They say the best way to get to know someone is to walk a mile in their shoes. This being the case, the best way to get to know a theater department is to see one of their shows and experience their talent for yourself.
So that’s what I did. I was invited to go see Gainesville State College’s current production of “The Importance of Being Earnest.” I went and was completely blown away at their facilities, volunteers, staff, cast, the whole nine yards.
Everyone knows about the impending merger of our two schools, but for the most part, students don’t have a clear understanding of what that will mean for their day-to-day campus life. I’m as unclear as the rest of them.
But what I do know is that a merge with the well-established theater department of Gainesville State will greatly help the fledgling program we’re trying to sustain here.
While North Georgia is not lacking in any of the academic departments, the fine arts have been somewhat swept under the rug, especially where the theater department is concerned. Lack of interest, lack of budget and lack of proper facilities have all contributed to the problem.
At North Georgia most rehearsals for theater-related events take place in the Fine Arts Annex; a building the majority of the campus doesn’t even know exists. It is a dilapidated, abandoned elementary school a few blocks from campus that creative types frequent. There are weaving, ceramics, and other studios, as well as a somewhat large classroom where rehearsals are underway for the upcoming show “Noises Off.”
Other than Hoag, North Georgia doesn’t have a theater for student productions. Student actors rehearse in a classroom at the Annex, or sometimes in Hoag when it’s available and sometimes at the Holly, after hours when the rehearsal for the children’s show is over.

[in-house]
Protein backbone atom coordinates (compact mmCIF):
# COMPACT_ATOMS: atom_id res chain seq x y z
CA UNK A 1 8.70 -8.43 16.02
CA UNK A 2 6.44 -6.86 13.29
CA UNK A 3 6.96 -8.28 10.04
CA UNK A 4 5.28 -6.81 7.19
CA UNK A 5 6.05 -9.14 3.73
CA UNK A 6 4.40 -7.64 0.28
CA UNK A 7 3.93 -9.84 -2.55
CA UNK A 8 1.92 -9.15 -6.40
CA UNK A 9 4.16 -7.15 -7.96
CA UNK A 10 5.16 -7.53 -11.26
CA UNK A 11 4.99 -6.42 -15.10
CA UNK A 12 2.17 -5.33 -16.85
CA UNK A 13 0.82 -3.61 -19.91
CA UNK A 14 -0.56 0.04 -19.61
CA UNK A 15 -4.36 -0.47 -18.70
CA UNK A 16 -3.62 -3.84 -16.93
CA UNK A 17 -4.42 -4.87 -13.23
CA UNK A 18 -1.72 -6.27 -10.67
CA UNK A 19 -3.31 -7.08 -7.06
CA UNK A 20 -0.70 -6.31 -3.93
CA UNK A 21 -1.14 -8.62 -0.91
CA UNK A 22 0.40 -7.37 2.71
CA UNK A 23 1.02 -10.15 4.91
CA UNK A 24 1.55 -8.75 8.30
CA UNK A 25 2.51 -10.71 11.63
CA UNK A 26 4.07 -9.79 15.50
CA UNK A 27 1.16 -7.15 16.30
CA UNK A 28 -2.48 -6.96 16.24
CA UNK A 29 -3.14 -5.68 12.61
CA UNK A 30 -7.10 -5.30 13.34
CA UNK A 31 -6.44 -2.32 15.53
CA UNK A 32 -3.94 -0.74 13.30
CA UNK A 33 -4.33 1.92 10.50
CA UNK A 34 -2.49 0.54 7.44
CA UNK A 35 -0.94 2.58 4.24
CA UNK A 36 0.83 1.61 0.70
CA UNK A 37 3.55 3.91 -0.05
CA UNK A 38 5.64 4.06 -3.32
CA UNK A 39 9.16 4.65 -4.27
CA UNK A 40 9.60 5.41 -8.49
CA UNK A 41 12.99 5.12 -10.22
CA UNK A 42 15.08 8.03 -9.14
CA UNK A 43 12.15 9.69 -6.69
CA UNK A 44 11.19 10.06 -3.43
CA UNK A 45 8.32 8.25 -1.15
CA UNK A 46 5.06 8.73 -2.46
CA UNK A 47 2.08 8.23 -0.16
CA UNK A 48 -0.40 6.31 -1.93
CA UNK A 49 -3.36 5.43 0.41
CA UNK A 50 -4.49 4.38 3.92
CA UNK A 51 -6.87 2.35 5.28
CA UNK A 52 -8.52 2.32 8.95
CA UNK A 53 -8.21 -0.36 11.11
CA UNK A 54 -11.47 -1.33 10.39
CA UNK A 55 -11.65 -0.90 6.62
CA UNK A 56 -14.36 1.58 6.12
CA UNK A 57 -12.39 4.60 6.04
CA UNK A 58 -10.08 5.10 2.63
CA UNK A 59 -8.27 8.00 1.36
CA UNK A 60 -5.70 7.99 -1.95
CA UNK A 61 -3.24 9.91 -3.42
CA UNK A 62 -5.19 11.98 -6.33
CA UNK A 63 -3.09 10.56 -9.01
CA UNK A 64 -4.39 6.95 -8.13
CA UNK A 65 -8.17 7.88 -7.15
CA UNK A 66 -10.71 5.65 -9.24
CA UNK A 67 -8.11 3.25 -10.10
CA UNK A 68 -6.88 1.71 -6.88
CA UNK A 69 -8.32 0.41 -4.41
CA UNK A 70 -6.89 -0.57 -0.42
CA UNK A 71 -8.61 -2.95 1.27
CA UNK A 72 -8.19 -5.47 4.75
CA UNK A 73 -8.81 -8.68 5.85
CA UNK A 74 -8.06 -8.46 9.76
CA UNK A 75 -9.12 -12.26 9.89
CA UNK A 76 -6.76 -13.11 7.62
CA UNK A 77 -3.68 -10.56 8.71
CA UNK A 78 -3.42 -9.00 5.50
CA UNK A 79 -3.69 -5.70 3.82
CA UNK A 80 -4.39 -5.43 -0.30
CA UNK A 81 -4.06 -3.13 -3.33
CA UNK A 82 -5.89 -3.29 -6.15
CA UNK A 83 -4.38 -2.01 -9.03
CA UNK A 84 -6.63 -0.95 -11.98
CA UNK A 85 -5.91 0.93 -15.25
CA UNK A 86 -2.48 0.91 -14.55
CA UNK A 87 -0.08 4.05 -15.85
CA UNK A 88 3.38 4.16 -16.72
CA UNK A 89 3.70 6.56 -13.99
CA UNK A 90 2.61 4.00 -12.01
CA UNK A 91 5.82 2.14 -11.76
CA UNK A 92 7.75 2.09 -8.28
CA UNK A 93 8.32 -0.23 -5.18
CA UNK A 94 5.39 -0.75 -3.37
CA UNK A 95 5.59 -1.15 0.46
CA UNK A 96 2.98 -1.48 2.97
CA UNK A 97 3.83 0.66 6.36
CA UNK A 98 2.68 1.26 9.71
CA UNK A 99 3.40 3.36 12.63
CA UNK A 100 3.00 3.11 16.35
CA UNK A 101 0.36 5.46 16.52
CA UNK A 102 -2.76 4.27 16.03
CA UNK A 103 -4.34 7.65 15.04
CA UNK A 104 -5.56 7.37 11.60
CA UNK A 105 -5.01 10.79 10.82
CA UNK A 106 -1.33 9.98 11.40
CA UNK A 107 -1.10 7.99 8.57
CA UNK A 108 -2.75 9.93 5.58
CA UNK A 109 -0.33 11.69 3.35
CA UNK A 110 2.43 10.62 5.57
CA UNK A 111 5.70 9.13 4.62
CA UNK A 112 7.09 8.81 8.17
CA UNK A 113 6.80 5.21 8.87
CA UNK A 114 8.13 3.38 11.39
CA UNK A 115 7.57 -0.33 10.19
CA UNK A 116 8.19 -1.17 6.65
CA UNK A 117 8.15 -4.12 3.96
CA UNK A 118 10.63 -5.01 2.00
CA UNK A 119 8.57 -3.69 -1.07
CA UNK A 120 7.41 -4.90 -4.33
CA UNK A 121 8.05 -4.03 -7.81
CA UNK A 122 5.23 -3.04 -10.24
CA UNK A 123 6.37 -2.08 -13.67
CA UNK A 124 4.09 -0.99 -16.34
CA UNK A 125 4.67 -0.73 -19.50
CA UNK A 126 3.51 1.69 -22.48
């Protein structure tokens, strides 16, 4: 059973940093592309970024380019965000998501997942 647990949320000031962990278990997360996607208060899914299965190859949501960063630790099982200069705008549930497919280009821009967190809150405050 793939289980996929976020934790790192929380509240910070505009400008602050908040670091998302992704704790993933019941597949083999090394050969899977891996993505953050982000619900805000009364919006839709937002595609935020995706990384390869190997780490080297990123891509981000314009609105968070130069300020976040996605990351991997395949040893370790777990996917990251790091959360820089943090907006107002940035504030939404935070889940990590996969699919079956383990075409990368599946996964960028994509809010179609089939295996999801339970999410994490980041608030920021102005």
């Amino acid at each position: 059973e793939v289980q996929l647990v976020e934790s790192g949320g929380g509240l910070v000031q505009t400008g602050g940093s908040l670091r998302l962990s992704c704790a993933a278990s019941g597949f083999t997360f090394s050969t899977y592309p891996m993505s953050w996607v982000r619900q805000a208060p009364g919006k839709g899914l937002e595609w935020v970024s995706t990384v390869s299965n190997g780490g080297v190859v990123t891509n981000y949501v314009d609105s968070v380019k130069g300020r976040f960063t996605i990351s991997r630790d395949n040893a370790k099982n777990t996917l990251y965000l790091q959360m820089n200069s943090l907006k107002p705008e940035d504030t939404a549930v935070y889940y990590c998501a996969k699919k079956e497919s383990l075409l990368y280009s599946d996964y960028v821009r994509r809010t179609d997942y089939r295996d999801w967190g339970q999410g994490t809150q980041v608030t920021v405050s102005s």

But upon entering the campus for Gainesville, there are signs that point the way to the Performing Arts Center, a large brick building with panoramic glass windows and a real theater inside.
Upon entering the building, I was greeted by smiling volunteers and patrons waiting to enter the theater. Inside, the stage was decorated tastefully, simply and it was obvious that there was a rather large budget involved.
The house filled quickly, nearing almost capacity, which was surprising for a weeknight show. Then the lights went down and the show began. The performance was excellent and definitely on a professional level.
But first, a curtain speech was delivered by Jim Hammond, Professor of Theater, Artistic and Managing Director of Gainesville Theater Alliance. In his brief speech, he outlined next year’s season, totaling five shows.
These shows are possible through community support, with “sixty to seventy percent of funds coming through season ticket sales” making early planning of the upcoming shows possible this early in the game.
Gainesville State’s theater program works in tandem with Brenau University and together they form the Gainesville Theatre Alliance (GTA). They offer several degrees in theater, but specifically at Gainesville, students can receive a Certificate in Technical Theater, Associate of Arts with an emphasis in theater, or a Bachelor’s of Fine Arts in Design and Technology for Theater.
At North Georgia, we have a Theater minor, which is impossible to complete due to the classes being nonexistent, or never offered.
The GTA won a national award in 2000 for academic excellence and cost management from The American Council on Education, and has been called “a model theater program.” It is also considered one of the best theater companies in the state of Georgia by the Georgia Council for the Arts.
So in this merger with Gainesville, there are several things that will be changed for the better. North Georgia will be gaining a superb theater program with talented students and staff that has community support. This will help to further Gainesville’s effort to produce more “educated artists” both at Gainesville, and at North Georgia.